Tuesday, February 15, 2011

To home-school ....or not...this is the question.

Two home-schooled Mis. Kids on furlough
The other day on one the news networks they reported how popular homeschooling has become in our nation. Two out of the three reasons highly rated home schooling. The least, of the ratings, was a social one.  Children that are home-schooled lack in social skills. It sounds too that the home-schooling era has become a culture in and of itself.
 ‘’More than one million American children are schooled by their parents. As their ranks grow, home schoolers are making headlines by winning national spelling bees and excelling at elite universities. The few studies conducted suggest that home-schooled children are academically successful and remarkably well socialized. Yet we still know little about this option to one of society's most essential institutions. Beyond a vague notion of children reading around the kitchen table, we don't know what home schooling looks like from the inside” Princeton University.
Very simply, homeschooling offers an opportunity to have some control over the curriculum taught, including the way it is delivered (how, when, why). Your children are safe from abuse, you know where your children are, whose caring for them and the motive in caring for them. You can create a culture of care, respect and nurture both academically, physically, spiritually, mentally and emotionally. Families grow up all too quickly; this is an opportunity for Mom and Dad to reconstruct their lives around their children rather than around their employer, to focus on goals and interests. The family unit is an intricate, carefully orchestrated, designed God given construct which governments are clueless about, have no interest in and will never be able to nurture or understand.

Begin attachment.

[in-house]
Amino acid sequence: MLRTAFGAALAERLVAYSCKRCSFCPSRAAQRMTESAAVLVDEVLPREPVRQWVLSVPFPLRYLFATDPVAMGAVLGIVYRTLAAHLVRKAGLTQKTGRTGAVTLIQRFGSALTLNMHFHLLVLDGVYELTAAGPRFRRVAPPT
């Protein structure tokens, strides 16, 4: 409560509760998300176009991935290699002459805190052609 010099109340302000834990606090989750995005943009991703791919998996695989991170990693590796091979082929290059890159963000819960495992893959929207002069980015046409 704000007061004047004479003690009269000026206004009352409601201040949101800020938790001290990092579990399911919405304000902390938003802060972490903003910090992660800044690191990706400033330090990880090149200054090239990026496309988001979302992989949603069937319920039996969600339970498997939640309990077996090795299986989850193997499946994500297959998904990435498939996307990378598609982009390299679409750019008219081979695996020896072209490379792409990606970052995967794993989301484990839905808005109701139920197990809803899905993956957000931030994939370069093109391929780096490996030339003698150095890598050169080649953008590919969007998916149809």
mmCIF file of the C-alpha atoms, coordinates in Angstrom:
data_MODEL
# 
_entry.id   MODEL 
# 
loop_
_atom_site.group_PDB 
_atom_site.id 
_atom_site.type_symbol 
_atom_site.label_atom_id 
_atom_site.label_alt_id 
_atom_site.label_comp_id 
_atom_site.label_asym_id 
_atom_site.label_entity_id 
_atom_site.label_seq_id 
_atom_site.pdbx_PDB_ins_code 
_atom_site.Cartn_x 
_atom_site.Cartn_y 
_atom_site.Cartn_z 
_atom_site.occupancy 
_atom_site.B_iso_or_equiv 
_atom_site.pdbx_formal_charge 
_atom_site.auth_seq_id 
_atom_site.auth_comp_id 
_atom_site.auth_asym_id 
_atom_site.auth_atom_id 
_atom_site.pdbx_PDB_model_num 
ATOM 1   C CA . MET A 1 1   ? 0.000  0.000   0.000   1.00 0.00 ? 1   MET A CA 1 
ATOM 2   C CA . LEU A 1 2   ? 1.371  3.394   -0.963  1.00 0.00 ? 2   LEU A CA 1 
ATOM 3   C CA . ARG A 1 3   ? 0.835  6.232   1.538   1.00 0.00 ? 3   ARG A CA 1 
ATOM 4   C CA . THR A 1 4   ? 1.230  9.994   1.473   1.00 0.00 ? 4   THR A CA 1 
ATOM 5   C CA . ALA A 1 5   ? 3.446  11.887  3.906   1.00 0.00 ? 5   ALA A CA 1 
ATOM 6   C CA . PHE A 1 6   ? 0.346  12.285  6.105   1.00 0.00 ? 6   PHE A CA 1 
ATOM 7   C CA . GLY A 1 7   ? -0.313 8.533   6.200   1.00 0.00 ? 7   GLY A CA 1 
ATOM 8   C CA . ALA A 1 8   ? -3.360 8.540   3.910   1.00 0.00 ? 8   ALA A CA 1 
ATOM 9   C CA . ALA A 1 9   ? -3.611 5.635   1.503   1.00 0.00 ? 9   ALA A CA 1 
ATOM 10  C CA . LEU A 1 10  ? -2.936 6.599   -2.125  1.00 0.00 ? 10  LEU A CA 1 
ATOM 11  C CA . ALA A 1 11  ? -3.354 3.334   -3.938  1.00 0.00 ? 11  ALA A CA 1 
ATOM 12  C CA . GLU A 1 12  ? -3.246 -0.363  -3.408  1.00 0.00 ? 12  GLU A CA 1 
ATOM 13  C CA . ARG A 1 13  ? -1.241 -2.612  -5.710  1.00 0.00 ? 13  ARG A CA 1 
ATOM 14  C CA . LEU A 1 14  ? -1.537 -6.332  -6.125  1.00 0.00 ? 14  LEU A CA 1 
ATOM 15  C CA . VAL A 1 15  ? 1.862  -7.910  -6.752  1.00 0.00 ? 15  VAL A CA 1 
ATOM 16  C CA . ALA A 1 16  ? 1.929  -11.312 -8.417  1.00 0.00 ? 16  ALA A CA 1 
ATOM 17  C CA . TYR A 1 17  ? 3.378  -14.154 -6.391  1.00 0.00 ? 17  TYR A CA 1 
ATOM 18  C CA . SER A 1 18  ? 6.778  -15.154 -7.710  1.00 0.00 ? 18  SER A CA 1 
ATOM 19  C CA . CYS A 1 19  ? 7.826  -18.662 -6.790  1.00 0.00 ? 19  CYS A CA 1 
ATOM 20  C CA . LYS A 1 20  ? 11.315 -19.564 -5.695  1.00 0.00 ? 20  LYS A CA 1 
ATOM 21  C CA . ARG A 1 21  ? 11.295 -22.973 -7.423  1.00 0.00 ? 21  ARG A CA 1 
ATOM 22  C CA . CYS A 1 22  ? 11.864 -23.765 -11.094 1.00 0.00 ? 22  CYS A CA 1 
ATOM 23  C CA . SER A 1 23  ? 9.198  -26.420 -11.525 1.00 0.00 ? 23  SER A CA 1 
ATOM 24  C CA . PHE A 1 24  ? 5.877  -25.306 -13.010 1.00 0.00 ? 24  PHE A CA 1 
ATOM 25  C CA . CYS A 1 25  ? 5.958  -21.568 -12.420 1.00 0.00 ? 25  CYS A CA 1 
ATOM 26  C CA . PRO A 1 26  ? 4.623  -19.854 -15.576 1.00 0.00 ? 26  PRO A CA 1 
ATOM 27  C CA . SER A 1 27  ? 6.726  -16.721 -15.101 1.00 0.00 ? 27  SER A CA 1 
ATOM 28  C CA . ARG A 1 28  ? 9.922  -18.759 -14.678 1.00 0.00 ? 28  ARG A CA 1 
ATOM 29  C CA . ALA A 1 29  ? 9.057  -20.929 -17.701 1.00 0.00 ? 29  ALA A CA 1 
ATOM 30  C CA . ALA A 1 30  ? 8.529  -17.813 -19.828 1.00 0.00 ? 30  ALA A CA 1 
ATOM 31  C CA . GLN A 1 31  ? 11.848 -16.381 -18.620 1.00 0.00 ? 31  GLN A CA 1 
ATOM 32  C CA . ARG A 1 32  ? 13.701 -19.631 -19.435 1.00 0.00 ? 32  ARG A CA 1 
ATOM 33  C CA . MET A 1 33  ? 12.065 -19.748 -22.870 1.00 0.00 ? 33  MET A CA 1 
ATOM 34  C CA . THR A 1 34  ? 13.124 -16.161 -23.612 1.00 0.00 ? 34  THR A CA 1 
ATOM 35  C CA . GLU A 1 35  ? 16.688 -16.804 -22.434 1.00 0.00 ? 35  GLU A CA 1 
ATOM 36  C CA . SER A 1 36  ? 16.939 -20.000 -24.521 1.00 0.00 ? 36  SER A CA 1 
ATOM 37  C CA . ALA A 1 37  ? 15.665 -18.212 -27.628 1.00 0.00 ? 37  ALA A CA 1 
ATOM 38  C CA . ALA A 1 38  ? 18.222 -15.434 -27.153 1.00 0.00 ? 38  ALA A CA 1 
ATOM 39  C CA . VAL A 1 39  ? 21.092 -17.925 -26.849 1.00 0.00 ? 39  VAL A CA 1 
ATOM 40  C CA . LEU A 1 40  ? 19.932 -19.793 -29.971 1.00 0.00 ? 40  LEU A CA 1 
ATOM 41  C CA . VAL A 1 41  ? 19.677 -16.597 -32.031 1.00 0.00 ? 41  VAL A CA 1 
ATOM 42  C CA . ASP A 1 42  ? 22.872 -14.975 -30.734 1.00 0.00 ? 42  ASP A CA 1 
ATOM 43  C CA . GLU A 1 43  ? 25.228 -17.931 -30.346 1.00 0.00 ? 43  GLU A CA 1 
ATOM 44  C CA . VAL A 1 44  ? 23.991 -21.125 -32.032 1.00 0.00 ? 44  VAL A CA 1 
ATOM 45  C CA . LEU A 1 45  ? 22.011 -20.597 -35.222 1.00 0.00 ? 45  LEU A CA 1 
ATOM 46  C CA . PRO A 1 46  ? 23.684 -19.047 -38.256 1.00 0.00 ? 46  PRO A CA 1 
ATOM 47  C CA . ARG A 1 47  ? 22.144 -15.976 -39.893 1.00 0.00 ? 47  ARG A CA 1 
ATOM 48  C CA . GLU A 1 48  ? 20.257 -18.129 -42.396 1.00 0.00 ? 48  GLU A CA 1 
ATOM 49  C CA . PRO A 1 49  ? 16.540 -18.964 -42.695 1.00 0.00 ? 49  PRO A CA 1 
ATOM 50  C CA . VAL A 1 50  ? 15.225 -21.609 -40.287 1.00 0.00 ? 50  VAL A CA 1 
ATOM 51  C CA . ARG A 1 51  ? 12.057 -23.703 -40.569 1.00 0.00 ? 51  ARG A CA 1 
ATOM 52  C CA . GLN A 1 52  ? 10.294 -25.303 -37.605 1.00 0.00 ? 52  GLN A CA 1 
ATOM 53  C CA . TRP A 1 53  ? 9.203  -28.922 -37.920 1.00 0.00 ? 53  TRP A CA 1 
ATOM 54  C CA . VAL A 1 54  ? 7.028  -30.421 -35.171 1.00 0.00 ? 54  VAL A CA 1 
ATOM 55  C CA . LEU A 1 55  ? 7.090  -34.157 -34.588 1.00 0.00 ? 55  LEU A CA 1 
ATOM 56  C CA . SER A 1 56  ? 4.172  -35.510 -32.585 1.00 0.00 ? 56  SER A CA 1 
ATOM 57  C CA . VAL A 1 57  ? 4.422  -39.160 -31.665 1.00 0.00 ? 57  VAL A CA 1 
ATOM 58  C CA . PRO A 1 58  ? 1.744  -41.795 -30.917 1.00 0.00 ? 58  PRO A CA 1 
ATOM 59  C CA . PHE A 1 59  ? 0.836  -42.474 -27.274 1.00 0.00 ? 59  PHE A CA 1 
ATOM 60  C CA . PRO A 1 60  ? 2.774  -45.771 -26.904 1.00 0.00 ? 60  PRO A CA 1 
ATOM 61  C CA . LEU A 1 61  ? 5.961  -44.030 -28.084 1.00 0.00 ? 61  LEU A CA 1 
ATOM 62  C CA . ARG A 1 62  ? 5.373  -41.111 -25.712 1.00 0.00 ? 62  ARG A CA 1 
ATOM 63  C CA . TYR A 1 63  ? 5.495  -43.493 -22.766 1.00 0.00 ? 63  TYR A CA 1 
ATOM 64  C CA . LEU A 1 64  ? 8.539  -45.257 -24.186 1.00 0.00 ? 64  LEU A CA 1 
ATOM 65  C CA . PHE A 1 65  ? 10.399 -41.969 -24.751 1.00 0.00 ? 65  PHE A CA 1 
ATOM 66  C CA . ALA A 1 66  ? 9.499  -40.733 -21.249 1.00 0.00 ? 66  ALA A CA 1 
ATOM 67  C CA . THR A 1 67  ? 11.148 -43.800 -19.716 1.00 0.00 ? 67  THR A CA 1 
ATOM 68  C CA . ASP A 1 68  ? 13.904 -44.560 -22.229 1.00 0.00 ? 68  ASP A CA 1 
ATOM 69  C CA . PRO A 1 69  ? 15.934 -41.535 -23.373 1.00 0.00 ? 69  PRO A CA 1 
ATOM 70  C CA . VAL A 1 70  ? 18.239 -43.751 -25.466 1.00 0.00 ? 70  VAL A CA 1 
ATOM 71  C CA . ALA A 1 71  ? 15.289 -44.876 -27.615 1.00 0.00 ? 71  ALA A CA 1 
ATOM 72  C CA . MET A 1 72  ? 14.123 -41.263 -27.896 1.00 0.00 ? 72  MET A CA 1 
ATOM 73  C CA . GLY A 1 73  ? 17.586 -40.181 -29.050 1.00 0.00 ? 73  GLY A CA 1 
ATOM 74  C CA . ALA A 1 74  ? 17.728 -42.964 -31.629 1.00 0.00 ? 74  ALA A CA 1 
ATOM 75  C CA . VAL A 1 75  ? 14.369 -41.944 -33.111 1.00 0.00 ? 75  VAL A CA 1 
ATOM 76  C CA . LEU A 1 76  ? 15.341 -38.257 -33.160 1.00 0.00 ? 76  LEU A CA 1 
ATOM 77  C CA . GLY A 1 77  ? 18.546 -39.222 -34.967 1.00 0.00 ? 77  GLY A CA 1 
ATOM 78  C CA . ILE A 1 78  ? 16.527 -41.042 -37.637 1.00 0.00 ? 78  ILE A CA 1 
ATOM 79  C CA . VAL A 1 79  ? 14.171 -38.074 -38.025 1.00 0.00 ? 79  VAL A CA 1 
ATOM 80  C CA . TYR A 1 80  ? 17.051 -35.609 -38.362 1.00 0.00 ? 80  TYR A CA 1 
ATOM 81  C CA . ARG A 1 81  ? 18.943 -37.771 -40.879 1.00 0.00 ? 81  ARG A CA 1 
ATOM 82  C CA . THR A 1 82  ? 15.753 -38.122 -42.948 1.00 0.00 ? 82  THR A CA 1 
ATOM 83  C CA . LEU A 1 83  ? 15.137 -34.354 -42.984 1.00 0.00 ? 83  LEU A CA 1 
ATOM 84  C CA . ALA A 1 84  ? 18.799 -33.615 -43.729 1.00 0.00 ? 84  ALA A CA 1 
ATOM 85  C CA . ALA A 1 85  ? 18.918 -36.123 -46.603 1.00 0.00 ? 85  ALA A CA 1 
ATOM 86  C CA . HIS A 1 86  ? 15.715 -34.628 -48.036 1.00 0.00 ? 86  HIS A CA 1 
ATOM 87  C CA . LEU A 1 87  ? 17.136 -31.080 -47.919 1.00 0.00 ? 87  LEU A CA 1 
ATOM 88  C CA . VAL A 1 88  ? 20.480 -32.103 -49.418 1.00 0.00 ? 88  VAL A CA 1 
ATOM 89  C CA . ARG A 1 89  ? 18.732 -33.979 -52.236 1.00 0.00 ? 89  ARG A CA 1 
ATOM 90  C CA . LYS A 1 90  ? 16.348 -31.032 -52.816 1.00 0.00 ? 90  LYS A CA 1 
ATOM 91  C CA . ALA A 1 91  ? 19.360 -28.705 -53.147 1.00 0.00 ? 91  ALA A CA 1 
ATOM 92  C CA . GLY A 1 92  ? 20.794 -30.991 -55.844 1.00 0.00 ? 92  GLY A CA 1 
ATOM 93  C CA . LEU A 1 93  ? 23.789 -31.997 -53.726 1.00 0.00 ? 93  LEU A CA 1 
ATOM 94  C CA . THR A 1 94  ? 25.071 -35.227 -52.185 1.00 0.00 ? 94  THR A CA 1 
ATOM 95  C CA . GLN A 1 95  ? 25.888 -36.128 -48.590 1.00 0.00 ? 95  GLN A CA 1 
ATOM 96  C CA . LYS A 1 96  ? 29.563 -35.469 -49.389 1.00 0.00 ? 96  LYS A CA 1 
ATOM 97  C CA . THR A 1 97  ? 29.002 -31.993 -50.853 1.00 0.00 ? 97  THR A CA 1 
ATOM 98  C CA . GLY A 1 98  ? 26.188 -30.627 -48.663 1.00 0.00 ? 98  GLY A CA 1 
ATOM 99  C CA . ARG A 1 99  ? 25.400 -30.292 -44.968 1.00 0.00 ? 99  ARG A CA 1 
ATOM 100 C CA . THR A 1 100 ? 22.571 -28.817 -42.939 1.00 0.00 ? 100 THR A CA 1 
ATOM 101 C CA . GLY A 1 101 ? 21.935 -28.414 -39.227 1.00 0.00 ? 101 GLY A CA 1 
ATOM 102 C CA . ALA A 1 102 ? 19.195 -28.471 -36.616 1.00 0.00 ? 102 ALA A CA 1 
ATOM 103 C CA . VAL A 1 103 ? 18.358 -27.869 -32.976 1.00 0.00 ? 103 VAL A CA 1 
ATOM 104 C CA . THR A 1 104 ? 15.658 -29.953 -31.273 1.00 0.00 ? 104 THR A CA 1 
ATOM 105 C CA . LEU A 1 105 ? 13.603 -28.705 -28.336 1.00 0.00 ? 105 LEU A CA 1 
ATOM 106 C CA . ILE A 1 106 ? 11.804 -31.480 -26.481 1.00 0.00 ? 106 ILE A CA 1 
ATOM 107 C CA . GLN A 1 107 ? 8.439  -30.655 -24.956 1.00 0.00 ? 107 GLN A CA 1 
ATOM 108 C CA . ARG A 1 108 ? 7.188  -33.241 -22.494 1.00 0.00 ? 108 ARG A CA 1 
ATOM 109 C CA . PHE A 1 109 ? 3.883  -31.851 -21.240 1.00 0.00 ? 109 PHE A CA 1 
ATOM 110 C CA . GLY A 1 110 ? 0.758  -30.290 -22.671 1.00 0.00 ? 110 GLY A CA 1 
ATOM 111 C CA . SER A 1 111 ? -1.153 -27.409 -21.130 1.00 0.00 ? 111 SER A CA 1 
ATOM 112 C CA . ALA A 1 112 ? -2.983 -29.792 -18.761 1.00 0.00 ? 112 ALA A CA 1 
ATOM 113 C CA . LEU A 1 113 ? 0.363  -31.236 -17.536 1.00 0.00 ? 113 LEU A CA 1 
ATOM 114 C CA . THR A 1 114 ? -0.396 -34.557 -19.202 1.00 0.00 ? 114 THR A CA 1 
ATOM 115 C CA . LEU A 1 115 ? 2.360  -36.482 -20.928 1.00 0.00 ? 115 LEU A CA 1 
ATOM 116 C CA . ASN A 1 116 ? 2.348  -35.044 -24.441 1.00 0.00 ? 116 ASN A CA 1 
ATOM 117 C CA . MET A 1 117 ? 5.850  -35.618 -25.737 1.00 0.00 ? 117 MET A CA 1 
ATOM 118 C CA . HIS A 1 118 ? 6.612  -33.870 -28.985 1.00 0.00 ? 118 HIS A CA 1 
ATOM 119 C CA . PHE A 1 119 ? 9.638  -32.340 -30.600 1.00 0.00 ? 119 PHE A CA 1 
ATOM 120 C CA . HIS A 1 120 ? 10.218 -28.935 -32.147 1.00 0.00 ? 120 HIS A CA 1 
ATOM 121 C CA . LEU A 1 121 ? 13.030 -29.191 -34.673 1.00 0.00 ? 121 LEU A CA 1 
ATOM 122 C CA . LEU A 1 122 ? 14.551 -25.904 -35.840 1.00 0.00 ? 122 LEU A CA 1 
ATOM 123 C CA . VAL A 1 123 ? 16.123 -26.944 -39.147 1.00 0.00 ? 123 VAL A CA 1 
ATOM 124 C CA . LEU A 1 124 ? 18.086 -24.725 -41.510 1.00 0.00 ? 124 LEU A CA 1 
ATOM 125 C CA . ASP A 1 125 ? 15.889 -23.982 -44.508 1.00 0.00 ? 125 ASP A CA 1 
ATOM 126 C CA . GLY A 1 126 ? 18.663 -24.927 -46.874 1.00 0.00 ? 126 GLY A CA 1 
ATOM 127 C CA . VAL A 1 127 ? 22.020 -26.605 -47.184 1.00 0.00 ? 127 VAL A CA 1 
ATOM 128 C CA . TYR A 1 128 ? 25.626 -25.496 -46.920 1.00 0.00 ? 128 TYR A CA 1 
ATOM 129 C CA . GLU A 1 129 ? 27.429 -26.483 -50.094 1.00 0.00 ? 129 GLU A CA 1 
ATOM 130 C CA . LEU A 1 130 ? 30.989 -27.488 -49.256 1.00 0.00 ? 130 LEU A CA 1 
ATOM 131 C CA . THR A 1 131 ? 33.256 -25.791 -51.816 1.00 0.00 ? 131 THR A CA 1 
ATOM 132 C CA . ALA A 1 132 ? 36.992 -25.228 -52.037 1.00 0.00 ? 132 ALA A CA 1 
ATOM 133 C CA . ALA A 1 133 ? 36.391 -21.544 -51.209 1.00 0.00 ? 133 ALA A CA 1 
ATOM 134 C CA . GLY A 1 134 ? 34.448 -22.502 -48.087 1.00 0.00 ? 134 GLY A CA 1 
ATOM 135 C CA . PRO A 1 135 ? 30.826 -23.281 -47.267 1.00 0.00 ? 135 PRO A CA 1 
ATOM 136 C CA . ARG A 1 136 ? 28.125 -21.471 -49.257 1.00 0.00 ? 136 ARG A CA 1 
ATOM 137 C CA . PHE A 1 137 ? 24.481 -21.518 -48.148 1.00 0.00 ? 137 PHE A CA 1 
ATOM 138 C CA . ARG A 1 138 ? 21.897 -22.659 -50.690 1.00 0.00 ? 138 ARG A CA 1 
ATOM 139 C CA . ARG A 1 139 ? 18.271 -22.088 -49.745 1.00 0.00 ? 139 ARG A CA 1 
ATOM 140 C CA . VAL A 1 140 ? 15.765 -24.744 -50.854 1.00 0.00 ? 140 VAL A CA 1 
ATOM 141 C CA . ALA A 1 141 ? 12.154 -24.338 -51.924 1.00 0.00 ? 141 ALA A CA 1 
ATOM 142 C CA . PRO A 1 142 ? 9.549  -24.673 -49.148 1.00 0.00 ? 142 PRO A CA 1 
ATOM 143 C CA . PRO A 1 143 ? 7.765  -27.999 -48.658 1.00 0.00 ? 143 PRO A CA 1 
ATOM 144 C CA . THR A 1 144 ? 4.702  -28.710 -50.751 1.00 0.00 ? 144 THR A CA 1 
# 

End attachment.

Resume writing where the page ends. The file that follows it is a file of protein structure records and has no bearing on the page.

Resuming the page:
It is hard work (like myself I was consumed to the point where the rest of my responsibilities as a housewife and Mom took its toll). And a big responsibility providing home education for your children, but that is also the secret and key to homeschooling, you are responsible for your children, and not any other person school or organization. If you don't think this is important find out what God has to say about children and education.
I was home-schooled part of my life out of necessity and not choice.  Deep in the jungles of Brazil schools were void, nada, zip.  When we did come back the USA…and although I was an above average student on the field…I got messed up was trying to fit in yet another culture. First public school system, then American vs. Brazilian then just being around lot of people that wore cloths and spoke English....I suppose all four cultures collided  and as I look back I was quite confused at times.
I am glad that I worked through a lot of those issues and and glad to have experienced growing up in a paradise beyond description... I am fluent in several languages and tend to be flexible to other cultures. Almost opposite of home schooling we did it to survive.


  1. Homeschooling does take a toll, but socialization doesn't have to be part of the toll. We had our kids out and about in the community volunteering and such. I have, however, known families who keep their kids at home and under their thumbs 24/7, and are very regimented, legalistic (think Full Quiver and Bill Gothard) and that is just a recipe for disaster at some point.

  2. Yay, we're all for it in this house. Thanks for the article. Look forward to being in NY again. Love, Em.